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What is cask-conditioned beer?

For the first thirty years of CAMRA’s story, most of the better flavoured beer in the UK were the type of ‘real ale’ that is served from a type of barrel called a “cask”. While stored in a pub’s cellar, the beer inside these casks develops its character, or “condition”, for up to a week, thanks to the presence of live yeast in the beer.  It is then served without the injection of carbon dioxide gas.

This additional maturation should add elegance to the beer’s character, while the absence of gas injection makes its carbonation gentler.

Major efforts by CAMRA, including publicising the best outlets for such “cask-conditioned” beers and running hundreds of beer festivals each year that served them, promoted them ahead of the industrial brands that had come to dominate the UK beer trade in the late 20th century.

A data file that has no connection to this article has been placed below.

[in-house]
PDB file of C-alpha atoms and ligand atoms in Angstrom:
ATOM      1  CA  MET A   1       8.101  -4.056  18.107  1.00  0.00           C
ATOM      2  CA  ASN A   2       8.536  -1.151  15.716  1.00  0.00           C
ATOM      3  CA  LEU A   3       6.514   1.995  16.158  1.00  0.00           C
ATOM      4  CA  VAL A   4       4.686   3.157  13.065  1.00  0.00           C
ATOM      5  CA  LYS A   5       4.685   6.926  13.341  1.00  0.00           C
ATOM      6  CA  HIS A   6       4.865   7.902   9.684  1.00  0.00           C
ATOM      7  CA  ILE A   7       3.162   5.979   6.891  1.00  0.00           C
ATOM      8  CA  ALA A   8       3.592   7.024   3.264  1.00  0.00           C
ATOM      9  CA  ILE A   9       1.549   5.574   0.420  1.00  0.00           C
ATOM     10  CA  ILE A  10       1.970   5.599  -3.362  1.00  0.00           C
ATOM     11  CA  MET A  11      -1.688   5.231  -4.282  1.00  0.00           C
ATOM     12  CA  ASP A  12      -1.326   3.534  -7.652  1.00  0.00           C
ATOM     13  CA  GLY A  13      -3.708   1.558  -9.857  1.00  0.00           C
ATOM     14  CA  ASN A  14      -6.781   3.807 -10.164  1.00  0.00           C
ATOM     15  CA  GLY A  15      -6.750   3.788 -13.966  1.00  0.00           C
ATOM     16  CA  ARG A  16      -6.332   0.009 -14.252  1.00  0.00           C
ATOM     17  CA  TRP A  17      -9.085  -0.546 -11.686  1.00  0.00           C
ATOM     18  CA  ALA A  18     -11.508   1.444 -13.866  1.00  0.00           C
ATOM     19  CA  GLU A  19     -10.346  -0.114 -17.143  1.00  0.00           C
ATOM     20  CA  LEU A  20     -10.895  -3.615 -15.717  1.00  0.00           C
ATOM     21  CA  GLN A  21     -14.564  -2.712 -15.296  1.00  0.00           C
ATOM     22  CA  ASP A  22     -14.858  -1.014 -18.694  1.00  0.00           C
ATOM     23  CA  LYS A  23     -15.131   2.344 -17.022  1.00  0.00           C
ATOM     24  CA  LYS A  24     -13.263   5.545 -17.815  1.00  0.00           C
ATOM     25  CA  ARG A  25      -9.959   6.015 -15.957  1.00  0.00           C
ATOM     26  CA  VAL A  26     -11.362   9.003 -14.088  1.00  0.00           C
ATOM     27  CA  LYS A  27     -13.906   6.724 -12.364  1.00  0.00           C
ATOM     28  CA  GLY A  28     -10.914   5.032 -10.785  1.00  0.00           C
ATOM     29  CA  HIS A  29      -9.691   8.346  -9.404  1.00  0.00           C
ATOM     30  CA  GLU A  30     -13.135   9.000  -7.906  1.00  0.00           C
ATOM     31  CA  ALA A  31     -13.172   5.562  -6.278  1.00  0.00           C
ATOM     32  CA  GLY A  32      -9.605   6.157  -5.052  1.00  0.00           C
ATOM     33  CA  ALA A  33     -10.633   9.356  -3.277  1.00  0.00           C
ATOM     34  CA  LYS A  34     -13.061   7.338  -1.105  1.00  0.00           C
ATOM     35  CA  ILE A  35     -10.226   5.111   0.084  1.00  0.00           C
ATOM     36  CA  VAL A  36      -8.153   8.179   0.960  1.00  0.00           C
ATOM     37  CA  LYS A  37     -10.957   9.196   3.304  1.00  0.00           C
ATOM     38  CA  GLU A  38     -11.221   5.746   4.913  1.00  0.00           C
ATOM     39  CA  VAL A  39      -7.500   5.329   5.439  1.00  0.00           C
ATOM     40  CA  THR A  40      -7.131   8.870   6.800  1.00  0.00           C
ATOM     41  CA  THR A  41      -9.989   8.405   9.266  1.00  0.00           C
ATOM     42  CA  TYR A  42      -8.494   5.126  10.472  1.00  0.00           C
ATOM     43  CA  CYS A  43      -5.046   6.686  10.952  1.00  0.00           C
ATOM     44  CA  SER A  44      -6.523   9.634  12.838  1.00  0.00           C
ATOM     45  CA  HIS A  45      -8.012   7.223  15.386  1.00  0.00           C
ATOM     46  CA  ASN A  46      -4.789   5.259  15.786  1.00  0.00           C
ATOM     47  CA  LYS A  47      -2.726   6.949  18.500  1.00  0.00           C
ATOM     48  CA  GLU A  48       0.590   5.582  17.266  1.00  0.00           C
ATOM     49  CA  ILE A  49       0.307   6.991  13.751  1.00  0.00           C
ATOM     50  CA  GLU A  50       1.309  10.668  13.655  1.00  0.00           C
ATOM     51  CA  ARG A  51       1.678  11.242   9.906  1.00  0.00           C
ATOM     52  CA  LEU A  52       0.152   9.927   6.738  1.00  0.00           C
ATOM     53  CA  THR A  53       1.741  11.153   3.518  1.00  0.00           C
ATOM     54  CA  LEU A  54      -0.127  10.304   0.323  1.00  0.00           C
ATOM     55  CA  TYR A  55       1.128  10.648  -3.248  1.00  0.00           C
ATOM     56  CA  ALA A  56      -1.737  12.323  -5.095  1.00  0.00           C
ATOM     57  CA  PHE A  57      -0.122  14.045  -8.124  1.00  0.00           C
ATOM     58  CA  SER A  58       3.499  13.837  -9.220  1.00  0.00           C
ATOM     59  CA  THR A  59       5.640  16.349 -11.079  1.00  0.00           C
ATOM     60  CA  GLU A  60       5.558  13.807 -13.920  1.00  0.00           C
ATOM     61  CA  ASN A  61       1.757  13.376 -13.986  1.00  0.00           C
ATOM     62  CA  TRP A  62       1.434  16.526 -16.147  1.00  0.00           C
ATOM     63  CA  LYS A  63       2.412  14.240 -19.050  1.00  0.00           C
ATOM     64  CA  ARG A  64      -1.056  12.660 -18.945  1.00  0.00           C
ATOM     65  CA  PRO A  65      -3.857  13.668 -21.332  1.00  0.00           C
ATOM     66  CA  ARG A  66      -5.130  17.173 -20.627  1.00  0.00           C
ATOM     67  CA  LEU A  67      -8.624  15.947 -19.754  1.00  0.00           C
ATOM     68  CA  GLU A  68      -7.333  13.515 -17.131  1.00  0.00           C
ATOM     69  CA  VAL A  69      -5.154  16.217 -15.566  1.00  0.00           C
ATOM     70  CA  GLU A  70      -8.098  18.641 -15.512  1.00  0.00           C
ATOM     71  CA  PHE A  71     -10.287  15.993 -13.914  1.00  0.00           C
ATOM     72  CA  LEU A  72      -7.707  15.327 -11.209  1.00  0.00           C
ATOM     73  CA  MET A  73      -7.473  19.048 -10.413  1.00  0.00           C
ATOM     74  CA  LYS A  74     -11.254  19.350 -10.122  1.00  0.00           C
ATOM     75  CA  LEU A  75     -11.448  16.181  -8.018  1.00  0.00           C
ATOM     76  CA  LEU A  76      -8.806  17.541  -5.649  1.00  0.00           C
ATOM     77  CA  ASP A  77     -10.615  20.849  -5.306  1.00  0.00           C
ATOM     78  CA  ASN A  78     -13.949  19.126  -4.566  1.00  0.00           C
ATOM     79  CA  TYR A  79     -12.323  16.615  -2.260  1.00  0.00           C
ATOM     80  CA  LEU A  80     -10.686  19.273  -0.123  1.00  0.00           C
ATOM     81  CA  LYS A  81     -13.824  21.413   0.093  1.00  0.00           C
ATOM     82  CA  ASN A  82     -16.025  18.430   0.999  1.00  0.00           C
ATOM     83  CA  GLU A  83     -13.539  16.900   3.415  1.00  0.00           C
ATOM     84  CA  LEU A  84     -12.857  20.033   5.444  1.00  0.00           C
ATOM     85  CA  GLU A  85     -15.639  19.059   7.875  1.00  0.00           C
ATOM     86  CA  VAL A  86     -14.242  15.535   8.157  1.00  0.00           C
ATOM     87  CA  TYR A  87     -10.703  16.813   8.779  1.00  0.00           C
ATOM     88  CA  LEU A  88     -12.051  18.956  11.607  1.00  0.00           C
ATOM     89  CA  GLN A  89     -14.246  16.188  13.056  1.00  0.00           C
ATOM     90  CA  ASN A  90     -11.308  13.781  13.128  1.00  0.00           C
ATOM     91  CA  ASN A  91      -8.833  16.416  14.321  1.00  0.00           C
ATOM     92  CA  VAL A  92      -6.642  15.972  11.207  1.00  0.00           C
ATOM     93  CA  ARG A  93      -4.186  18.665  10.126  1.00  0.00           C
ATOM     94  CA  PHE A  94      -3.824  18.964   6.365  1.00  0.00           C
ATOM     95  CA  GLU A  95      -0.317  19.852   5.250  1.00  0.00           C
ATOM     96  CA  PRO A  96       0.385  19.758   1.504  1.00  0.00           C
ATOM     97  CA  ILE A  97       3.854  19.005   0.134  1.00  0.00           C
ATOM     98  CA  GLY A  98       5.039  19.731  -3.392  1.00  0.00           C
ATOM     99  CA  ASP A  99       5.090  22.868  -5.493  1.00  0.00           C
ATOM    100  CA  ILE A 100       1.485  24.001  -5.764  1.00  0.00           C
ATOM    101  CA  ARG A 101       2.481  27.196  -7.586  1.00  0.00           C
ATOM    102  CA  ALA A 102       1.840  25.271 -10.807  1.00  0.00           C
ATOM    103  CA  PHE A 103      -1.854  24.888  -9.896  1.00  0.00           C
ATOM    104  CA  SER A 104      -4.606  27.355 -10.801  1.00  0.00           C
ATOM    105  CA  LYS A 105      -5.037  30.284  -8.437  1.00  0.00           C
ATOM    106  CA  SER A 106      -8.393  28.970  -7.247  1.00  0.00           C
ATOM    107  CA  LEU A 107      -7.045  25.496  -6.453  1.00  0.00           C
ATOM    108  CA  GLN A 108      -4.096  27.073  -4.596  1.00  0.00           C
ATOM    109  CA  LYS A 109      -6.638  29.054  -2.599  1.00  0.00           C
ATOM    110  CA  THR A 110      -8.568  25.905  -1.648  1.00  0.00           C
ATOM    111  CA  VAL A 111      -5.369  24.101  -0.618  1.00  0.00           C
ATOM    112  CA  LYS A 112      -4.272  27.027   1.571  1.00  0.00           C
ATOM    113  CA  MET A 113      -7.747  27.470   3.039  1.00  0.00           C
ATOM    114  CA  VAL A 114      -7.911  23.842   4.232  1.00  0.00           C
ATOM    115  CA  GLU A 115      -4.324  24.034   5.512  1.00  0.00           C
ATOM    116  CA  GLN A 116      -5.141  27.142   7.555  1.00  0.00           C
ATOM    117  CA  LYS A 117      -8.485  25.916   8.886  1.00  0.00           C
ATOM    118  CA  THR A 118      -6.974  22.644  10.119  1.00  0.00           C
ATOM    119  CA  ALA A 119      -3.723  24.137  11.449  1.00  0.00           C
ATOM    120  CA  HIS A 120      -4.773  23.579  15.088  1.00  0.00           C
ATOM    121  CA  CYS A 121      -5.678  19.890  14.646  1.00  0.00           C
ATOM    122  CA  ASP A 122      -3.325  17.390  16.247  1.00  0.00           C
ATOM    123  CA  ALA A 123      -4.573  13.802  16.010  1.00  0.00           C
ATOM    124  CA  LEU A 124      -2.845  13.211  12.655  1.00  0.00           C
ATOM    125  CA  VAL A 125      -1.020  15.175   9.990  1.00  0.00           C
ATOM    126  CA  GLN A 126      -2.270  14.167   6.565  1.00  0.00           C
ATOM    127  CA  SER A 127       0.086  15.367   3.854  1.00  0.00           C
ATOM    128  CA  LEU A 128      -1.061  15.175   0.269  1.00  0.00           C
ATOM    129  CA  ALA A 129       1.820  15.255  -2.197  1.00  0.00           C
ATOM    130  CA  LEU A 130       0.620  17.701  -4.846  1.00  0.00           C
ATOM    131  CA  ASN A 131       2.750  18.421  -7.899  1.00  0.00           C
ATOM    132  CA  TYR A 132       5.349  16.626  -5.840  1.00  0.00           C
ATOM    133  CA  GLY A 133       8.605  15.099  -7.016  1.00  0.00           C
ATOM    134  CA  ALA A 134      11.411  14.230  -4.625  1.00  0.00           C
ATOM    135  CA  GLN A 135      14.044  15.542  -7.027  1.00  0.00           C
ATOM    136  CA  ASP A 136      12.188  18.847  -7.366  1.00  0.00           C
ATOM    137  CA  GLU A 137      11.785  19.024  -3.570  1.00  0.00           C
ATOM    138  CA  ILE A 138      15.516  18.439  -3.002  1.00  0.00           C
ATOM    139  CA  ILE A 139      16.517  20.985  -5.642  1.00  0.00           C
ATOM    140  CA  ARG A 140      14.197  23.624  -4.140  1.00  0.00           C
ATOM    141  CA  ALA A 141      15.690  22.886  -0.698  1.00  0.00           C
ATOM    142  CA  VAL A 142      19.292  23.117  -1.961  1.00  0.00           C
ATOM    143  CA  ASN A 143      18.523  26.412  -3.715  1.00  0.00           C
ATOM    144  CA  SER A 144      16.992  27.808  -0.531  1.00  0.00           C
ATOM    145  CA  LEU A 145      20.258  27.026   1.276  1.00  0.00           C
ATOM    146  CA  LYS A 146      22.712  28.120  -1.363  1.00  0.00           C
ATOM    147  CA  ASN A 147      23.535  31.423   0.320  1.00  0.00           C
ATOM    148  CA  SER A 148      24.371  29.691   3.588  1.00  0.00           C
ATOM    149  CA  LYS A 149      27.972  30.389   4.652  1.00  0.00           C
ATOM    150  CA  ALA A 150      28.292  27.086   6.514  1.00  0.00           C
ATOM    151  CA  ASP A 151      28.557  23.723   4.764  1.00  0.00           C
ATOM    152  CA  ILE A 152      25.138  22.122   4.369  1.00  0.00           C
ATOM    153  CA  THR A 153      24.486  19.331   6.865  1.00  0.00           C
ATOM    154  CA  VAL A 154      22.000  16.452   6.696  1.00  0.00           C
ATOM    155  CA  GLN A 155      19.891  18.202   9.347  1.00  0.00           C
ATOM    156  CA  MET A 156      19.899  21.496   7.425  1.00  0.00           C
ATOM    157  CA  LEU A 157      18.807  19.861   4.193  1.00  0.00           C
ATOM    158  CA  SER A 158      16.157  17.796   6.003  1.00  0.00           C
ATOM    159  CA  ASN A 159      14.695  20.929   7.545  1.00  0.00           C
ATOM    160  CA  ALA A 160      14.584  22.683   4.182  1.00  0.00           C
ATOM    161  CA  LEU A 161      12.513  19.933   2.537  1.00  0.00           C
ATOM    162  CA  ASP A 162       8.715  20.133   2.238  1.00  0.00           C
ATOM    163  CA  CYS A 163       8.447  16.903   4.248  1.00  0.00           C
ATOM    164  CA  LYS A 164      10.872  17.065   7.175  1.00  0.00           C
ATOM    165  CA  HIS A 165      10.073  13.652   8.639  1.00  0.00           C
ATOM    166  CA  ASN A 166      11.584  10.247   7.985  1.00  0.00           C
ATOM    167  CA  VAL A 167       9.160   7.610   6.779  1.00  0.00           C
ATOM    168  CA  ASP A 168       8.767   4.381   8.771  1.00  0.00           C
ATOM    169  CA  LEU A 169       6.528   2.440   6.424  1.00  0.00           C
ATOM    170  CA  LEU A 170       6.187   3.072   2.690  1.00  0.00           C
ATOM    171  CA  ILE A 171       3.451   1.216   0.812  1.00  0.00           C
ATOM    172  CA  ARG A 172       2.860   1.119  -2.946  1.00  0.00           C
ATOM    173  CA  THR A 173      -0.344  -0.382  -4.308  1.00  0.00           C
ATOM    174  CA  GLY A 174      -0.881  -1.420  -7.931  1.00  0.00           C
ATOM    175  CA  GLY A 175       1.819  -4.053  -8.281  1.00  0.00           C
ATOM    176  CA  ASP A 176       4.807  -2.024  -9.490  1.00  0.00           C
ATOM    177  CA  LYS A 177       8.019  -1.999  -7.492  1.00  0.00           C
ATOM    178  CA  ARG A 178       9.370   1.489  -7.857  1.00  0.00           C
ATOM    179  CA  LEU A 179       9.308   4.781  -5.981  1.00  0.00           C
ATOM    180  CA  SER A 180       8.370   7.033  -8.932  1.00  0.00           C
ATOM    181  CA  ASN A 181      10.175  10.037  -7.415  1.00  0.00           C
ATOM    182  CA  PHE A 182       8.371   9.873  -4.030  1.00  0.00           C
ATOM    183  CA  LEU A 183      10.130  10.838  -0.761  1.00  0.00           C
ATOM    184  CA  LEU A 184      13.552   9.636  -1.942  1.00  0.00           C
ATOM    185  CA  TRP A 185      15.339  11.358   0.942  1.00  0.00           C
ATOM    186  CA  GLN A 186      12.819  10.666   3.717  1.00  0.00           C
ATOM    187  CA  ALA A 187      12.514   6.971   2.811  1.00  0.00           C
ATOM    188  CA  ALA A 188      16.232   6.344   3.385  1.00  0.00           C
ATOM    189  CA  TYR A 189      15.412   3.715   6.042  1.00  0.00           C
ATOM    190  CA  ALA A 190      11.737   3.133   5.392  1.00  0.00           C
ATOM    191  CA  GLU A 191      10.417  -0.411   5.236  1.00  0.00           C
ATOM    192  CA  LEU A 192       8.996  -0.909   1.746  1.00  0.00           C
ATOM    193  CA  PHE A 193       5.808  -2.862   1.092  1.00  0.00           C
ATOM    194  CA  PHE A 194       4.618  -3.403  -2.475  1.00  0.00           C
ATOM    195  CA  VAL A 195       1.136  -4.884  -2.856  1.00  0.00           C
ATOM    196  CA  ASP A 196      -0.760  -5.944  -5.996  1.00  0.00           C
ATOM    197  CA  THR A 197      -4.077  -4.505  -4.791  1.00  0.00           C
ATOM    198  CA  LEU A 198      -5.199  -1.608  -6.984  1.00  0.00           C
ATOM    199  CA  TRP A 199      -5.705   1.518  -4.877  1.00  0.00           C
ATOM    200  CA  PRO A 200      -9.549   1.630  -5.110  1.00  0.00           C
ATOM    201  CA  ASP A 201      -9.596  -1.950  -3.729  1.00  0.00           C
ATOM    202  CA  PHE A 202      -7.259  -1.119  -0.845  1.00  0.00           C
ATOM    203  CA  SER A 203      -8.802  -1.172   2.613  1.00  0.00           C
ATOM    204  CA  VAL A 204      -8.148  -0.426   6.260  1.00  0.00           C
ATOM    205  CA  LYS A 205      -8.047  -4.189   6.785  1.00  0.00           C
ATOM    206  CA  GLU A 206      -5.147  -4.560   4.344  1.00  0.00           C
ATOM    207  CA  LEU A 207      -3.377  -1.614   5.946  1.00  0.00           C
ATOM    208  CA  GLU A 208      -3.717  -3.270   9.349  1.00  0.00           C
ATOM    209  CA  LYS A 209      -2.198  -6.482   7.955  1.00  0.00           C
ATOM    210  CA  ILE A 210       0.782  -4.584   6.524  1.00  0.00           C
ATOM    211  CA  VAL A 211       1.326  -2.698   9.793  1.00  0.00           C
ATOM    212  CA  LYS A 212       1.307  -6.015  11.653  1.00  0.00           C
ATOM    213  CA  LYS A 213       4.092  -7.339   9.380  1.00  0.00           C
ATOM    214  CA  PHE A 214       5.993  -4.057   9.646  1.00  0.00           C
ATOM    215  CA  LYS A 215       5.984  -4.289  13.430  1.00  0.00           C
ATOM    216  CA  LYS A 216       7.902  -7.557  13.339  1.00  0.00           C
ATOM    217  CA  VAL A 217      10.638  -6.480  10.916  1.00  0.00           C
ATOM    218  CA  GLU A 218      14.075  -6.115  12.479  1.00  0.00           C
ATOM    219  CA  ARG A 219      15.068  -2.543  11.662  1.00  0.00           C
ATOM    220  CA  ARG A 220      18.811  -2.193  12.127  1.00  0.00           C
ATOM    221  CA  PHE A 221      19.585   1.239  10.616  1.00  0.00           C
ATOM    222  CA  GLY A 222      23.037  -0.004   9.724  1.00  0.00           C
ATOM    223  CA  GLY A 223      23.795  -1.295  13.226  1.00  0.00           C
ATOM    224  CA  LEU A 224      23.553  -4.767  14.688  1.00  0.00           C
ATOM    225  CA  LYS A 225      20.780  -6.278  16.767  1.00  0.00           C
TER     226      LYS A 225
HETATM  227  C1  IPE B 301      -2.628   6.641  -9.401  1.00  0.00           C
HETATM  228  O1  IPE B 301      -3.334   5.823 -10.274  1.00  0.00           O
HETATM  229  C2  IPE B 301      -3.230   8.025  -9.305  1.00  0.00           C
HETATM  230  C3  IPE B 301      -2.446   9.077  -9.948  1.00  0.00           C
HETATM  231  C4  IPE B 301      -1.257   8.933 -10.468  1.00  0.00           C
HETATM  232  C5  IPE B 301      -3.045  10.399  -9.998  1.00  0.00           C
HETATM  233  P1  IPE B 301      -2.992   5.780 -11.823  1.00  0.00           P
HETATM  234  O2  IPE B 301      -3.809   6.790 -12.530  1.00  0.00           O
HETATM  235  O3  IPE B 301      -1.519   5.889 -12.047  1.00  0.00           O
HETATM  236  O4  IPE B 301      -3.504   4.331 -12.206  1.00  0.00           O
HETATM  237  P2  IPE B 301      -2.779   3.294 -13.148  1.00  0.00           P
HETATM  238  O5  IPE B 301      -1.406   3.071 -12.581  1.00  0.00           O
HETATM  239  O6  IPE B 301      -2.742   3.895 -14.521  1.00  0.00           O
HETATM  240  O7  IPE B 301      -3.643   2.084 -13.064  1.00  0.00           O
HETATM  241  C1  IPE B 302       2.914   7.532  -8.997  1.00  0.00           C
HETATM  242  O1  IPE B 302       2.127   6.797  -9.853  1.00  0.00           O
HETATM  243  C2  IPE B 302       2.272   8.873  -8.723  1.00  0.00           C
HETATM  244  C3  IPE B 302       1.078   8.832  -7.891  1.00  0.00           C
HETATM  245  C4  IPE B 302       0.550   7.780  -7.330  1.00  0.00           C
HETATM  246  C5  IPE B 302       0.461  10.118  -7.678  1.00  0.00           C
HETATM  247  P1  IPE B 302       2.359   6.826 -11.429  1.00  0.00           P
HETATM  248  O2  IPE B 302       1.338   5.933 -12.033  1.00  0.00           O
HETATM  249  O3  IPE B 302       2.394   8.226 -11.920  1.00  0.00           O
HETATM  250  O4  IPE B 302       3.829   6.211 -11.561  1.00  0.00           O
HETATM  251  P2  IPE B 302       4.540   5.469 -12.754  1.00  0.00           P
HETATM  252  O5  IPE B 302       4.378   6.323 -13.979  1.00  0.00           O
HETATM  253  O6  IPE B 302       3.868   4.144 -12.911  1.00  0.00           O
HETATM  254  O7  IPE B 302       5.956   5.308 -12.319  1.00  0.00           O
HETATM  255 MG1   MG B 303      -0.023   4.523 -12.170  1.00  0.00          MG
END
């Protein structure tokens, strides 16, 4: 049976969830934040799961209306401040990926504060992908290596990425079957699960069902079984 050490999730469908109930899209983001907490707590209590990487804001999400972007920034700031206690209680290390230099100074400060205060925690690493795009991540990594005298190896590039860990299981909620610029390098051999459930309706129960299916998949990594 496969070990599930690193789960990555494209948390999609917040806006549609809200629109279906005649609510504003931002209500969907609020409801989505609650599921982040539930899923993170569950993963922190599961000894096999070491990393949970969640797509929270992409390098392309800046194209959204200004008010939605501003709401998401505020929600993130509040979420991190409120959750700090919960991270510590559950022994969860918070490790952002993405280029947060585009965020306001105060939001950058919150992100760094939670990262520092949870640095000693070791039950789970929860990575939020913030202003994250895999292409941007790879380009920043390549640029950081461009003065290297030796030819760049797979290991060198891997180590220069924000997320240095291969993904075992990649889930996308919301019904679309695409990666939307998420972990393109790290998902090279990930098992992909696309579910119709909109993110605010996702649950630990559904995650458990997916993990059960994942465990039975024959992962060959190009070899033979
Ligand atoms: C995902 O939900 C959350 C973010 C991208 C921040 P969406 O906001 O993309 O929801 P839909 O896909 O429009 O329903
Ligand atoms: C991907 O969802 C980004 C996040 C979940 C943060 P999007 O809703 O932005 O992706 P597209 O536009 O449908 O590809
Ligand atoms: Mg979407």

The term “real ale” became associated with beer served from a pub’s cellar via tall, hand-pulled pumps mounted on the bar, with the make of beer named on a clip attached around the narrowest part of the handle.  A few would be served directly from the cask, through a simple tap.

Like any artisan product, a cask-conditioned beer requires special handling and storage to be consumed at its best.  The cellar temperature needs to be fairly consistent and neither too hot or too cold; the cask should lie undisturbed and its keeping time respected; and the pipes through which it flows to the bar must be kept thoroughly clean. A cask-conditioned beer served in a British pub remains an essential part of British culture. 

Further reading

Learn more about casks and other forms of dispense containers here

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